Between his constant musical output, collaborative projects, live performances and work as an educator, King maintains focus with a deep sense of spirituality at his core. “My drive, spirituality and knowing my ancestors are guiding me. This has placed me in alignment with my purpose.”
Just as he keeps a strong connection to his ancestry, it is only natural that his work revolves around maintaining the connection between aspiring black artists with the music that their predecessors helped to create. “Ancestors are guiding everything that I do. I am here with a purpose and that purpose now is education in the forefront as an extension of my creative practice as an artist. In my meditations and by paying attention to the signs our ancestors leave for us. This guides us in ways that we may not see right away if we weren’t in tune. Alignment is key.”
Blacktronika: The past, present and future
Since 1988, King has as gone from strength to strength within the music industry, first as a buyer for Tower Records, a subsequent impressive music career, followed by a position in the faculty at University of California, San Diego in the Computer Music department. “I’ve always been in a position to help my community gain recognition and help position them in many ways,” he explains, “my course ‘Blacktronika’ is exactly the culmination of that.”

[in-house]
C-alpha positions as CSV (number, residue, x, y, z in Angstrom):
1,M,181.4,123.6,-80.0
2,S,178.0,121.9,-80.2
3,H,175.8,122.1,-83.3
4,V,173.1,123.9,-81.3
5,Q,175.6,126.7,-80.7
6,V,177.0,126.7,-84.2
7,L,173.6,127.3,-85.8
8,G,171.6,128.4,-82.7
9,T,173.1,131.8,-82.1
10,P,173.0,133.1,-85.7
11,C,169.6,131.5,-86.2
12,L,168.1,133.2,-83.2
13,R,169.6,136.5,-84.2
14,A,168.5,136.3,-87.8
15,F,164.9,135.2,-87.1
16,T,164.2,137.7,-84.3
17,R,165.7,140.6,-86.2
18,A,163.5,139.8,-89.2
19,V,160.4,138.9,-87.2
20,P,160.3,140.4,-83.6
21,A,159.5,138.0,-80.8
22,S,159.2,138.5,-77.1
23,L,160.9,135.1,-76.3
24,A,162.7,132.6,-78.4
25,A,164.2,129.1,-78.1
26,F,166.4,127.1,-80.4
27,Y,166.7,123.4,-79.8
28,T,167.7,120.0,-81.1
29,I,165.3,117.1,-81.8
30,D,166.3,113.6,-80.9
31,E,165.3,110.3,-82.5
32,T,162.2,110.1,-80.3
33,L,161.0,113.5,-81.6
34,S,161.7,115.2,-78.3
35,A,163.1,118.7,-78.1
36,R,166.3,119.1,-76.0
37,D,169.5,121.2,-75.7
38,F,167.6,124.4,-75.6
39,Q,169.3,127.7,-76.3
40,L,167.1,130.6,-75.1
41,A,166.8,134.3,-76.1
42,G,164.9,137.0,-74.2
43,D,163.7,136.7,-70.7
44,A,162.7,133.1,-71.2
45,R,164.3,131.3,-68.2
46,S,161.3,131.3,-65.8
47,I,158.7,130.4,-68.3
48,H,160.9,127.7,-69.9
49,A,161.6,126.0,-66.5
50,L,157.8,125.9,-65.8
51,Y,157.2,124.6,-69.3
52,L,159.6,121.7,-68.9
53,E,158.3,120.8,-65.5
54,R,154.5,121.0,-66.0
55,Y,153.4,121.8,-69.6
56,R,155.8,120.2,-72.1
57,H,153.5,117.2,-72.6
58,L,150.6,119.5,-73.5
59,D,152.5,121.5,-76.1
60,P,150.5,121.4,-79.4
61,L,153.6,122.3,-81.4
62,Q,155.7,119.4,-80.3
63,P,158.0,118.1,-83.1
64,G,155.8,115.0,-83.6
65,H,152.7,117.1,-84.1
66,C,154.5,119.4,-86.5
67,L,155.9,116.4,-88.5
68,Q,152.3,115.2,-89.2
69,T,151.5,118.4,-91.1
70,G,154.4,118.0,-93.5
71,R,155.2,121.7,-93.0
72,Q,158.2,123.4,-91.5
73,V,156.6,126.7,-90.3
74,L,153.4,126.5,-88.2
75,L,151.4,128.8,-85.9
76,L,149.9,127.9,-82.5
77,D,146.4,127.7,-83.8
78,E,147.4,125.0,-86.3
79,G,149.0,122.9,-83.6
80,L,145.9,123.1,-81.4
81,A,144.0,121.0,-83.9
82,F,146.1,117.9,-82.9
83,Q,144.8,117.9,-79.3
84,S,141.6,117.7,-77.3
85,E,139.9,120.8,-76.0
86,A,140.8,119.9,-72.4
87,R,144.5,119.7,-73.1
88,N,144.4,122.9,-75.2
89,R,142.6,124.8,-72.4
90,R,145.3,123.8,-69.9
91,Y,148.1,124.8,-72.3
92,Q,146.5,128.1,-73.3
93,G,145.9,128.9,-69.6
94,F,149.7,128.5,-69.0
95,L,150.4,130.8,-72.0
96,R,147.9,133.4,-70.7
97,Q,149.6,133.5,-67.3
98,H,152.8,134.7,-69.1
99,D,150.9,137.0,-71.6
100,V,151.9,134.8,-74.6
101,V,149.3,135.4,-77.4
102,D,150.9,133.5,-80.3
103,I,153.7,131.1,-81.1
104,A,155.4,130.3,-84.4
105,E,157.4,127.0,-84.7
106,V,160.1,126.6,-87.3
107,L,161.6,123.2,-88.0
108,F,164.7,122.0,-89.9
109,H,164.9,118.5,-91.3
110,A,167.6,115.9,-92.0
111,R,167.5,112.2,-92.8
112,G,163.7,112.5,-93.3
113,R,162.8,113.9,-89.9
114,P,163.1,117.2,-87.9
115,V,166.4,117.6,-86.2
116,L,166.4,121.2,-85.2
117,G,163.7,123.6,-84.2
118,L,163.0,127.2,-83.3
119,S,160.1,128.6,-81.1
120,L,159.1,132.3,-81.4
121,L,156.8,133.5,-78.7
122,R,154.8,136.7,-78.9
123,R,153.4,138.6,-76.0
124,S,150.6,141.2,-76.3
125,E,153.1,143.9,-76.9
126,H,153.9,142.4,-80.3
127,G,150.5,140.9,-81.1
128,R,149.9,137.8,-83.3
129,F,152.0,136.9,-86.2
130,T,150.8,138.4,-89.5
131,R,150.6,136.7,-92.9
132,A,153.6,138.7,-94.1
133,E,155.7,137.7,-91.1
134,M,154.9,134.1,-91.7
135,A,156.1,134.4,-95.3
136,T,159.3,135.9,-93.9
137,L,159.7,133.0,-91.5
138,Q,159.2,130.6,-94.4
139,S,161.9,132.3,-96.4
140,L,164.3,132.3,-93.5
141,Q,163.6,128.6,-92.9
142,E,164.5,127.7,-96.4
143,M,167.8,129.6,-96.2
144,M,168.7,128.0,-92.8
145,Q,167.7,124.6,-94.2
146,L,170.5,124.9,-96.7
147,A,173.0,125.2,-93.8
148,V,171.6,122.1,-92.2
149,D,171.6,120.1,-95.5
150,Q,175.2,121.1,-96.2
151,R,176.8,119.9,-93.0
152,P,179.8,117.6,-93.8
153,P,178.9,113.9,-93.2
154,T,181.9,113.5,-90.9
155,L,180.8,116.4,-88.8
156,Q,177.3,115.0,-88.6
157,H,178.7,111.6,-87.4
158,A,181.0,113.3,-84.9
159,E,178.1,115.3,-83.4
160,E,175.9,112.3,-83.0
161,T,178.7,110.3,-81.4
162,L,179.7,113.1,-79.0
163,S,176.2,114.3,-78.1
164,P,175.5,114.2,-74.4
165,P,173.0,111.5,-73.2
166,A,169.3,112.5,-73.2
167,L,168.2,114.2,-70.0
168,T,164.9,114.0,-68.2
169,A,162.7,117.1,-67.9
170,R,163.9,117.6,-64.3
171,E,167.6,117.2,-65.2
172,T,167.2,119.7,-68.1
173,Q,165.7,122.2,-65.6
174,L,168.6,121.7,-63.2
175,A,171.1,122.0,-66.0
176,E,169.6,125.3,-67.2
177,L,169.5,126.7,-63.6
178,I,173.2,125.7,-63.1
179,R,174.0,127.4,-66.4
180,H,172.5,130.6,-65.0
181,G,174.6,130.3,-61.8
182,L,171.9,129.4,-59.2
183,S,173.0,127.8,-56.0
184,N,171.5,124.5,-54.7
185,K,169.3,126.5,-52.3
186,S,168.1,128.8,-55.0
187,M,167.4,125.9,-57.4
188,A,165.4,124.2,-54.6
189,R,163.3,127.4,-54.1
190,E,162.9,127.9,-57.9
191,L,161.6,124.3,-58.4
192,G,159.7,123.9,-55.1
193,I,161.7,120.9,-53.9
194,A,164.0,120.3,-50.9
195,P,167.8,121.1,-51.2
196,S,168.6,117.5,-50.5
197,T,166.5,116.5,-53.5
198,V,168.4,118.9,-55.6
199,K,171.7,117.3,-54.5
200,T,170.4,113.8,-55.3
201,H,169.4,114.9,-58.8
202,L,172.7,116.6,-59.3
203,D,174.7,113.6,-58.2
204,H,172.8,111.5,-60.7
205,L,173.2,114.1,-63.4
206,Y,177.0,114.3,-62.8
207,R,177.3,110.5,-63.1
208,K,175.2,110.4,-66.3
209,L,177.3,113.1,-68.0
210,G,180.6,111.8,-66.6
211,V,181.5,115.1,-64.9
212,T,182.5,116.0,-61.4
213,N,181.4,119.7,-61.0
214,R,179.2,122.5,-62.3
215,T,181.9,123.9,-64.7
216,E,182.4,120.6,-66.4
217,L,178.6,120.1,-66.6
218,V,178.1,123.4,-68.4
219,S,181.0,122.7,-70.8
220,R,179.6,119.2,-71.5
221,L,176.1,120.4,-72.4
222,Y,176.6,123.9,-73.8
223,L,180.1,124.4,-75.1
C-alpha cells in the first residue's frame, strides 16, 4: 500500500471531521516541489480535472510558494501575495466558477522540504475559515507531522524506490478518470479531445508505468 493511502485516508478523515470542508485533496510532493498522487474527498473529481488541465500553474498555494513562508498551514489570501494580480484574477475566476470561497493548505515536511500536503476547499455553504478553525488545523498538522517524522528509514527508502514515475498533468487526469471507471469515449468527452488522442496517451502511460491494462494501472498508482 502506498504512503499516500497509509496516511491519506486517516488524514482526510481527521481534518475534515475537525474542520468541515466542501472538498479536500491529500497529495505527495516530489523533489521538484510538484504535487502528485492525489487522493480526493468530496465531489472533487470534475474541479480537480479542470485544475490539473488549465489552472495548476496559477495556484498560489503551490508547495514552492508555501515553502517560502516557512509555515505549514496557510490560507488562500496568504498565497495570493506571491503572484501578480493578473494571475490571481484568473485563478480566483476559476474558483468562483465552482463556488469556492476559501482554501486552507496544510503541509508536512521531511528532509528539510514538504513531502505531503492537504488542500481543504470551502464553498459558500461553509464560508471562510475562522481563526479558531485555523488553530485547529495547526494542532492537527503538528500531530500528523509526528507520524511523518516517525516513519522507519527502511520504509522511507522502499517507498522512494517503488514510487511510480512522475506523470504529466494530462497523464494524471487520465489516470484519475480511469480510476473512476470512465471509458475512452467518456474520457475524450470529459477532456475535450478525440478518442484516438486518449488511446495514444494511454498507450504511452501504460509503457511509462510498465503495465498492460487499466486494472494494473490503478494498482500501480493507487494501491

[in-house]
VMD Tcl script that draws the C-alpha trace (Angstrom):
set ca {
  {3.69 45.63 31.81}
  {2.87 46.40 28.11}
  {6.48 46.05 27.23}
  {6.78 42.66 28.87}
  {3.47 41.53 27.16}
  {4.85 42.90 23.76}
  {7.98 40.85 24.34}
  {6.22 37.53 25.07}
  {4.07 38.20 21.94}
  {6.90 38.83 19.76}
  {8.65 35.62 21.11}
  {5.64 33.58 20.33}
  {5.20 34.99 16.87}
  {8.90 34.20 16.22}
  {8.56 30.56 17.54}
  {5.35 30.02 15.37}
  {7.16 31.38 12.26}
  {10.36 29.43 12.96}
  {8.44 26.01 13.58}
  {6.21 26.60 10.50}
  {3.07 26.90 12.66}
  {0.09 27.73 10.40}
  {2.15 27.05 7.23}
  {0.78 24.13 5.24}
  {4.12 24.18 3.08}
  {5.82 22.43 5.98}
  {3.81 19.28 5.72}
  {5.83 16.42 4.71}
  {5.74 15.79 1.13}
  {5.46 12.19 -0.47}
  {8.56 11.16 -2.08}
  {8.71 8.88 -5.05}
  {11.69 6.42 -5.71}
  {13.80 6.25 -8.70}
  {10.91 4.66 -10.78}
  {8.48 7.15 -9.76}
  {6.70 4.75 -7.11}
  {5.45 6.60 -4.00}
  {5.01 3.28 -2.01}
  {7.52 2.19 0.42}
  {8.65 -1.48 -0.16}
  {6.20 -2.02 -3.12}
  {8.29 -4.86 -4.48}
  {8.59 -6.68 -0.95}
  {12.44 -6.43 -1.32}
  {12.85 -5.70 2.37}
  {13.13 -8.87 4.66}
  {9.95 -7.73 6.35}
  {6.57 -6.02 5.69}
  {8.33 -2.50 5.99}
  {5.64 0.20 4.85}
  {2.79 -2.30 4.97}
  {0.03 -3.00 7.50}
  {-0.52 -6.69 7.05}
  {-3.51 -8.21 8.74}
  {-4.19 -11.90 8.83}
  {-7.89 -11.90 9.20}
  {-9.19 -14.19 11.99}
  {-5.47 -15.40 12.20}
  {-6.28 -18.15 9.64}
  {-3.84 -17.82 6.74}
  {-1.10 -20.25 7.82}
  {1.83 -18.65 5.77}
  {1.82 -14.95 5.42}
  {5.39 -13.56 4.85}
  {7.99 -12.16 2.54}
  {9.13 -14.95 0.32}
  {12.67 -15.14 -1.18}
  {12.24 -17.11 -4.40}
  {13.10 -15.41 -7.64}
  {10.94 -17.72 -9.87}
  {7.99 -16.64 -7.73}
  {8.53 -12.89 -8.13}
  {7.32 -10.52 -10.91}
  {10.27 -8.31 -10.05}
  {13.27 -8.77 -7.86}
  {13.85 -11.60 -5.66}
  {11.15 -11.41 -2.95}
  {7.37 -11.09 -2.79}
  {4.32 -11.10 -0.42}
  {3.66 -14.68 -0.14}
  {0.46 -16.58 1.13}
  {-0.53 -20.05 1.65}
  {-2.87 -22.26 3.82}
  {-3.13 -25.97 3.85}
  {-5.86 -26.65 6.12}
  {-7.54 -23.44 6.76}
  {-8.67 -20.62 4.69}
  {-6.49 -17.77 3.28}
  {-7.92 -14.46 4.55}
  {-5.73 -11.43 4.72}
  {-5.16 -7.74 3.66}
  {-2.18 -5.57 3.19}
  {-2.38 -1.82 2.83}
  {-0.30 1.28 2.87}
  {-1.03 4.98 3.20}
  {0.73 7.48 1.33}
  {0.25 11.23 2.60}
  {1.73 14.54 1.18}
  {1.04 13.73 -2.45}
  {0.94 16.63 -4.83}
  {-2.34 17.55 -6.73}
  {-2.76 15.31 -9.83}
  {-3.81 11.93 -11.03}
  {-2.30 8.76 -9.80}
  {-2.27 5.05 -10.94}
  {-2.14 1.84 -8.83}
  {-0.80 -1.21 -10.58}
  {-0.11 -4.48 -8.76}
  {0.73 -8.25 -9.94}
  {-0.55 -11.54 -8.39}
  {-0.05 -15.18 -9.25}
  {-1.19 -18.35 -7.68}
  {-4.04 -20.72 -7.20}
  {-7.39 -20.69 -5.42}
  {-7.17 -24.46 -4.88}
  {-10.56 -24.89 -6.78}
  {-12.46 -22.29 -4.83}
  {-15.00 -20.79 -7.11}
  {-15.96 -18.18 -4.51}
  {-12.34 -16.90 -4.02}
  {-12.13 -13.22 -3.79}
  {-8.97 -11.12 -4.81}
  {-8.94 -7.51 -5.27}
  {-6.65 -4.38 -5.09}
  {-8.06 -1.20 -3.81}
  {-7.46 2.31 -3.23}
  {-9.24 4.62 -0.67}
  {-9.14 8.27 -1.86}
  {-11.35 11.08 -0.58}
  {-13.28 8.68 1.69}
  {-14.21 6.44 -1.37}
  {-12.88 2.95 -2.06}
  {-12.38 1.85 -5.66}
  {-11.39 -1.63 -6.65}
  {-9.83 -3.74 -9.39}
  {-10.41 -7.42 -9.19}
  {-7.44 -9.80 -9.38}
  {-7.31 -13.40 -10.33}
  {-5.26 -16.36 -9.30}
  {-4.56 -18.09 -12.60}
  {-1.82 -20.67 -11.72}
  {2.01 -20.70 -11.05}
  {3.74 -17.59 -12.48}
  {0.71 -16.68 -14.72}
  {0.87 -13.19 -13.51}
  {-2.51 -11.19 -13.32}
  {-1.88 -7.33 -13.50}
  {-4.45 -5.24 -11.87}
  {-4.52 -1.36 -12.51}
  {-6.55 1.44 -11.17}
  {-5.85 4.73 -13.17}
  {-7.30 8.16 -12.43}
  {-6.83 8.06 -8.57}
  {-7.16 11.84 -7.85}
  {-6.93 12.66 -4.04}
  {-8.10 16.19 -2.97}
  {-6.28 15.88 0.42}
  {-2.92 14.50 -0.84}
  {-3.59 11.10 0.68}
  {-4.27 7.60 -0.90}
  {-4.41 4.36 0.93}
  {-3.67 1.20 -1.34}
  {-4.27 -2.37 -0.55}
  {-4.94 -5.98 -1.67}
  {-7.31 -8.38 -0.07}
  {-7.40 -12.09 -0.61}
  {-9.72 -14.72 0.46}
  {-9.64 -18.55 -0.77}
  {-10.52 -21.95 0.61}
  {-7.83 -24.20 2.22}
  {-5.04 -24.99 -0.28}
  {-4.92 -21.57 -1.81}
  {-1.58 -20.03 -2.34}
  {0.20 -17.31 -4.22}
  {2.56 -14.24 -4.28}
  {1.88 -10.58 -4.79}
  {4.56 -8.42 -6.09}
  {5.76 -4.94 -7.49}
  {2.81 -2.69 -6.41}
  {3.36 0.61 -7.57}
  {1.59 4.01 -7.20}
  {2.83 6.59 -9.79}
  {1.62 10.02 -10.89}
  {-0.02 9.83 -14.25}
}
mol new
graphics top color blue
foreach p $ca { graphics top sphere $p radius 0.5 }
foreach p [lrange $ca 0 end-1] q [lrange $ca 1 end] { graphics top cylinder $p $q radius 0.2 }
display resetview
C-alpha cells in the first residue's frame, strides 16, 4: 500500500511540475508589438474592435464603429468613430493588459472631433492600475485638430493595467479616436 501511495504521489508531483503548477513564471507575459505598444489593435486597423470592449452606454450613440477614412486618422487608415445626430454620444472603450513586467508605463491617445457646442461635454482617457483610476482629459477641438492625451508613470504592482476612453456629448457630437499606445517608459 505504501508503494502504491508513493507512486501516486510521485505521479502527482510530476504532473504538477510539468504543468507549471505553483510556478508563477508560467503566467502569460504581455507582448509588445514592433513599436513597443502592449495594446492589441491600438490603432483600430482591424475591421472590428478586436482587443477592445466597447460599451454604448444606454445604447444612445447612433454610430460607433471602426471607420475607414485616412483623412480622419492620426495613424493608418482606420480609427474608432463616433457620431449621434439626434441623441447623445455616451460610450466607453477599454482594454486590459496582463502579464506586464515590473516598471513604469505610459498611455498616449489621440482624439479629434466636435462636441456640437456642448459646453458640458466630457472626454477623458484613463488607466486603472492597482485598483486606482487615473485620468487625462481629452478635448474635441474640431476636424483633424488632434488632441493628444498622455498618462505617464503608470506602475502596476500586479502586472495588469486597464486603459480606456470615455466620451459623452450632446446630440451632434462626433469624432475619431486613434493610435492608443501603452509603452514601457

King’s college course, ‘Blacktronika: Afrofuturism in Electronic Music’ explores and honors all the innovators of color that contribute to the advancement of electronic music.
“All the genres rooted and invented in Black music – Chicago House, Detroit Techno, Dub, Hip Hop – are all the basis of modern electronic dance music. Many of these facts are not discussed or are ignored throughout the years, especially during the rise of EDM as a business, which has been separated from the root of the culture,” explains King. “We have guests each week, which have been from Herbie Hancock to Flylo to Hank Shocklee to Moor Mother to George Clinton to Mad Professor and the list goes on and on.”
As an educator, King plays a key role in passing on his knowledge to the students in his classes who hail from around the globe to inform them of the impact on other aspects of black culture — socially and politically. “My job as a professor and practitioner within the electronic music world since the late ‘80s is to make sure the new generation understands the importance of the original history and the struggles these communities went through to create and maintain this music as a form of resistance and clubs as safe spaces,” says King.
‘Blacktronika’ is bringing light to the Afrofuturist visionaries that helped shape today, and to inspire the visionaries of tomorrow. “To break out of the cut-and-paste world of production into a more organic and meaningful purpose behind the music, thus pushing sonics into spaces that have not been explored,” King explains.